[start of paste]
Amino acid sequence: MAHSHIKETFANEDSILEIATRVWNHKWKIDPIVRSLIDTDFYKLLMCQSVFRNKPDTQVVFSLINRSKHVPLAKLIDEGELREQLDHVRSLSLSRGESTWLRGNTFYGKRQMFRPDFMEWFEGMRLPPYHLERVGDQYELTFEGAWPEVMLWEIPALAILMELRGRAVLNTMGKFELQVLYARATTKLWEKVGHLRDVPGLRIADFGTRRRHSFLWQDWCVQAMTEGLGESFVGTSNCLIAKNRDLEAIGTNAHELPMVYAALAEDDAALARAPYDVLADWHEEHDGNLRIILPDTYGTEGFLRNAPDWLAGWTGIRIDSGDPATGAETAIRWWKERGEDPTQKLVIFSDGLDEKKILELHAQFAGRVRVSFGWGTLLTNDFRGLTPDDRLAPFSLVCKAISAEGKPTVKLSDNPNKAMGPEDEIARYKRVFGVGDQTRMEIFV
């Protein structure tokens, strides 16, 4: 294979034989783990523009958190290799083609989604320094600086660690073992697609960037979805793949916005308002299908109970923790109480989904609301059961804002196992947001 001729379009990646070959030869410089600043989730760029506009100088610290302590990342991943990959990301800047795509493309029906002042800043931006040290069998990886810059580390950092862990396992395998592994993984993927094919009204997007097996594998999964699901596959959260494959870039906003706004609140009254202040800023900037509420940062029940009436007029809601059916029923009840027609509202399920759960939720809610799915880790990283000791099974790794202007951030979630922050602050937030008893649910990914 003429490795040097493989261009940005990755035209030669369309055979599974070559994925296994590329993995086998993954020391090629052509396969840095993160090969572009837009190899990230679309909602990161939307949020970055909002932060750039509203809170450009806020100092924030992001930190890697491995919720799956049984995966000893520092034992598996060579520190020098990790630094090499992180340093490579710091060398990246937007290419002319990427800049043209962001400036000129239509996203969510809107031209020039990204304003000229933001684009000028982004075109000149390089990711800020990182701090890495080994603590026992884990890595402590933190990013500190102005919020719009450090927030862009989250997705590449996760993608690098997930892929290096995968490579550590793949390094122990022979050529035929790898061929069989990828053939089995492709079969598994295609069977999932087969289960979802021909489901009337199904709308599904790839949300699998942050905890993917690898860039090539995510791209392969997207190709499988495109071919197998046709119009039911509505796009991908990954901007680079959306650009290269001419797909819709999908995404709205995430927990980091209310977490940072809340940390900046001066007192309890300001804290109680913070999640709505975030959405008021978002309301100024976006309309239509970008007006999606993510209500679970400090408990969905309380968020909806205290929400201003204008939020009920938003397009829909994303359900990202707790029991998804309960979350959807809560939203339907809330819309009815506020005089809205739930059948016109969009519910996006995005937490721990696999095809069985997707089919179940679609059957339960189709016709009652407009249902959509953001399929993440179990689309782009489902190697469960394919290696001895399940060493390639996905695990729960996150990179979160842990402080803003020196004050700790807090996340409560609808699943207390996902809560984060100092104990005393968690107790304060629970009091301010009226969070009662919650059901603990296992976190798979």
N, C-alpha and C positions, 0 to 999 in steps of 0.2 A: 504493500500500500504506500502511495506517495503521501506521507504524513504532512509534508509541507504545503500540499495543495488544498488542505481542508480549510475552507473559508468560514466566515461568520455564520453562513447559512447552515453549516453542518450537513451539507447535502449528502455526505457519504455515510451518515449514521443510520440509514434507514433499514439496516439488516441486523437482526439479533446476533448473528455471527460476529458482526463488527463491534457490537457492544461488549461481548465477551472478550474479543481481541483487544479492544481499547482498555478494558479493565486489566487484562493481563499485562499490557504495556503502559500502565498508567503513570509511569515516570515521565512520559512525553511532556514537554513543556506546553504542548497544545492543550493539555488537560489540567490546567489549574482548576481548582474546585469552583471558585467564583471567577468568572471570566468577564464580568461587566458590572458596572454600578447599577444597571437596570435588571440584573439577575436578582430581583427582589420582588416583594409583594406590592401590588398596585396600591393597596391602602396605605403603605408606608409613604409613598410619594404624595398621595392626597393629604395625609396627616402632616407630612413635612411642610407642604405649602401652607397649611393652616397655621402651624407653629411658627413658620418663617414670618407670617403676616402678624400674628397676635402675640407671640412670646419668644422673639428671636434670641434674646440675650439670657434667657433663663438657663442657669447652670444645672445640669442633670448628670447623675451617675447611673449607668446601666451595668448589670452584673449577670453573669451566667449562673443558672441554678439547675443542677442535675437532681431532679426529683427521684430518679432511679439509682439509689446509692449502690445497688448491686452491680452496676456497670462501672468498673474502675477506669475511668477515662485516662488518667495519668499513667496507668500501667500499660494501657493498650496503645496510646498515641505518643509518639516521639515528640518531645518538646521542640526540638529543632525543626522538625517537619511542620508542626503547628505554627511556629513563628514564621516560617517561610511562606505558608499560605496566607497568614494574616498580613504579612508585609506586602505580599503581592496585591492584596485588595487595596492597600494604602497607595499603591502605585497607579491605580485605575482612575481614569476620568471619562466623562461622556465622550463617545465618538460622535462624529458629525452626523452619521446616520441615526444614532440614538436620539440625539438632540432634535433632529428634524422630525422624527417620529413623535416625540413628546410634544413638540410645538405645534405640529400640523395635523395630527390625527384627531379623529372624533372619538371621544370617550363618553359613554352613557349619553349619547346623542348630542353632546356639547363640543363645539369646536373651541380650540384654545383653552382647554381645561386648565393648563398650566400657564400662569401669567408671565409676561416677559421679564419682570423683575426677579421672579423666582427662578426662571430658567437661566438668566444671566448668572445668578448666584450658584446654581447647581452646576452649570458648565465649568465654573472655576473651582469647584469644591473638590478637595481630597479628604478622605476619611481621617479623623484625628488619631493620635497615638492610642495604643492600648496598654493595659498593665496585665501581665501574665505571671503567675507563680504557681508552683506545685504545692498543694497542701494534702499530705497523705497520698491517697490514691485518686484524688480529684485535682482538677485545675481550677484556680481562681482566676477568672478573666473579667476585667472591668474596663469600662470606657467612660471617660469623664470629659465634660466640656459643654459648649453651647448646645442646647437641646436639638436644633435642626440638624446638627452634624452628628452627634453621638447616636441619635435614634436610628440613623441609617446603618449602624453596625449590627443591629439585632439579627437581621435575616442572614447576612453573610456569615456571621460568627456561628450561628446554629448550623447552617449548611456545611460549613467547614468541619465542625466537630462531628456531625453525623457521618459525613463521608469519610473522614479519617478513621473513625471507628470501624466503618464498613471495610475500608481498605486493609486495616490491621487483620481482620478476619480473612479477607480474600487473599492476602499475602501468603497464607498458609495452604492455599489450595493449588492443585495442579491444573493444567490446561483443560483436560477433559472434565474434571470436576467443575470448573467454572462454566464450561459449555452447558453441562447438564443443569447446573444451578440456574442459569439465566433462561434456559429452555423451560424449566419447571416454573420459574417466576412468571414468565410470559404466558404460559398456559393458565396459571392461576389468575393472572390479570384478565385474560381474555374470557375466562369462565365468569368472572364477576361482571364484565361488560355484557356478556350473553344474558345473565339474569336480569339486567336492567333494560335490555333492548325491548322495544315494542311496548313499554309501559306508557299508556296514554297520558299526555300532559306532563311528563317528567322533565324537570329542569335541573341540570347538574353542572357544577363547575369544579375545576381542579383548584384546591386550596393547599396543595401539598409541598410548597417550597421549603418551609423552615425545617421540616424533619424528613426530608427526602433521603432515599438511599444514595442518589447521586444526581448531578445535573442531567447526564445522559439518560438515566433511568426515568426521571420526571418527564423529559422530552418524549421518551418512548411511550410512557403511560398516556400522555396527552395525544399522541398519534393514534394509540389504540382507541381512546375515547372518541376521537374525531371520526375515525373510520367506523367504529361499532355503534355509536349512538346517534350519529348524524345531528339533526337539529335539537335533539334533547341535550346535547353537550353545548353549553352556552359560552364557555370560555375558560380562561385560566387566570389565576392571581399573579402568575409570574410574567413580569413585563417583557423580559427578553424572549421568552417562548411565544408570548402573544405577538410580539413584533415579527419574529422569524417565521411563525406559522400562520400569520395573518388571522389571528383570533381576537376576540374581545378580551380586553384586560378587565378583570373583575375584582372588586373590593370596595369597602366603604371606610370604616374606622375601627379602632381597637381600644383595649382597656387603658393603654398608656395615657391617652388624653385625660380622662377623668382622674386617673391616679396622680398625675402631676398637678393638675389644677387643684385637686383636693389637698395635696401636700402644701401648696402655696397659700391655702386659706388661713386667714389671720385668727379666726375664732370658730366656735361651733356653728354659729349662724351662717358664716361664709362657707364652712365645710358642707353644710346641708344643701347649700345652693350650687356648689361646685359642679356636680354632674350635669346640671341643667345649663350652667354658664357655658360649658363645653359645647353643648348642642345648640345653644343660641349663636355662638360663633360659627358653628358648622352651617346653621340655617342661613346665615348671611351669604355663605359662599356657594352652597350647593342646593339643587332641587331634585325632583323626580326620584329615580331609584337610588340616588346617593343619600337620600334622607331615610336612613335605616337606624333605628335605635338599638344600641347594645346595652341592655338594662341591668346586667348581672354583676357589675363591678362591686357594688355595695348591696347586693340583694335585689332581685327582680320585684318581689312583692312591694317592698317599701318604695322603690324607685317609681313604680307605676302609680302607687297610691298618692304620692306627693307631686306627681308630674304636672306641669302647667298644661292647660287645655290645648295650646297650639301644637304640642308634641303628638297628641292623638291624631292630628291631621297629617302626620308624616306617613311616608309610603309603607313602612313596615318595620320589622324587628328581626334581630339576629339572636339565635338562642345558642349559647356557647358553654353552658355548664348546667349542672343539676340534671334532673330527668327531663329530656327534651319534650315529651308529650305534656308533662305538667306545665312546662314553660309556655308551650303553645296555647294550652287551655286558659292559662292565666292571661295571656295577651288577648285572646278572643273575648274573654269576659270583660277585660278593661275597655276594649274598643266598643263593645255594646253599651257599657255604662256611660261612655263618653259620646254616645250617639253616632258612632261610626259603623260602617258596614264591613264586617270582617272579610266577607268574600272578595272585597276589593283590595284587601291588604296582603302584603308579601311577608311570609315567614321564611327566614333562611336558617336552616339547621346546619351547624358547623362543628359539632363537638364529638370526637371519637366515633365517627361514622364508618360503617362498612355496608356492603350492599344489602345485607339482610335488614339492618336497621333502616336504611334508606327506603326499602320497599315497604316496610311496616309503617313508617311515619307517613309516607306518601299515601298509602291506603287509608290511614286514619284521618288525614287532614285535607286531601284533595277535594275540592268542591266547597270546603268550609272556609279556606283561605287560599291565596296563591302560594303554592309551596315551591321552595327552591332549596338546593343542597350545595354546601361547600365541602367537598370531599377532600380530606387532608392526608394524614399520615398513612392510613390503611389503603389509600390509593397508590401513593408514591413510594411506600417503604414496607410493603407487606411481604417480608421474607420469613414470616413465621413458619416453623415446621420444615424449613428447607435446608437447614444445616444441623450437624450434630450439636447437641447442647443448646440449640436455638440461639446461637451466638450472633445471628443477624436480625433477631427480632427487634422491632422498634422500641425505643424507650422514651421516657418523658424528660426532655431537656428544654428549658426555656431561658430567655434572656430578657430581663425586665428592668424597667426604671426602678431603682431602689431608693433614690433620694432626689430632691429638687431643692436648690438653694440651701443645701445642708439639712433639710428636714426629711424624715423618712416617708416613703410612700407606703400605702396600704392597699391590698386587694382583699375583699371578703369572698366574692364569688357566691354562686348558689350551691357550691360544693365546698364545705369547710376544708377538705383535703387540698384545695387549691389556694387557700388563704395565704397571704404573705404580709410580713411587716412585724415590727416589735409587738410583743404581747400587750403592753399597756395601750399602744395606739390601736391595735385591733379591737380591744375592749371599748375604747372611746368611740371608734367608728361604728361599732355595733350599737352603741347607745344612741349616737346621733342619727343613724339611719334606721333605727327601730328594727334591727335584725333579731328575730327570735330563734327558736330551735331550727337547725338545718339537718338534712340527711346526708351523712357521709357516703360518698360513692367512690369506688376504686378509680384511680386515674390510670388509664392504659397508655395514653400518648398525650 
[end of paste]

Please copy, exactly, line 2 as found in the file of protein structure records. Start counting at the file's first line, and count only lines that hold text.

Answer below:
């Protein structure tokens, strides 16, 4: 294979034989783990523009958190290799083609989604320094600086660690073992697609960037979805793949916005308002299908109970923790109480989904609301059961804002196992947001 001729379009990646070959030869410089600043989730760029506009100088610290302590990342991943990959990301800047795509493309029906002042800043931006040290069998990886810059580390950092862990396992395998592994993984993927094919009204997007097996594998999964699901596959959260494959870039906003706004609140009254202040800023900037509420940062029940009436007029809601059916029923009840027609509202399920759960939720809610799915880790990283000791099974790794202007951030979630922050602050937030008893649910990914 003429490795040097493989261009940005990755035209030669369309055979599974070559994925296994590329993995086998993954020391090629052509396969840095993160090969572009837009190899990230679309909602990161939307949020970055909002932060750039509203809170450009806020100092924030992001930190890697491995919720799956049984995966000893520092034992598996060579520190020098990790630094090499992180340093490579710091060398990246937007290419002319990427800049043209962001400036000129239509996203969510809107031209020039990204304003000229933001684009000028982004075109000149390089990711800020990182701090890495080994603590026992884990890595402590933190990013500190102005919020719009450090927030862009989250997705590449996760993608690098997930892929290096995968490579550590793949390094122990022979050529035929790898061929069989990828053939089995492709079969598994295609069977999932087969289960979802021909489901009337199904709308599904790839949300699998942050905890993917690898860039090539995510791209392969997207190709499988495109071919197998046709119009039911509505796009991908990954901007680079959306650009290269001419797909819709999908995404709205995430927990980091209310977490940072809340940390900046001066007192309890300001804290109680913070999640709505975030959405008021978002309301100024976006309309239509970008007006999606993510209500679970400090408990969905309380968020909806205290929400201003204008939020009920938003397009829909994303359900990202707790029991998804309960979350959807809560939203339907809330819309009815506020005089809205739930059948016109969009519910996006995005937490721990696999095809069985997707089919179940679609059957339960189709016709009652407009249902959509953001399929993440179990689309782009489902190697469960394919290696001895399940060493390639996905695990729960996150990179979160842990402080803003020196004050700790807090996340409560609808699943207390996902809560984060100092104990005393968690107790304060629970009091301010009226969070009662919650059901603990296992976190798979």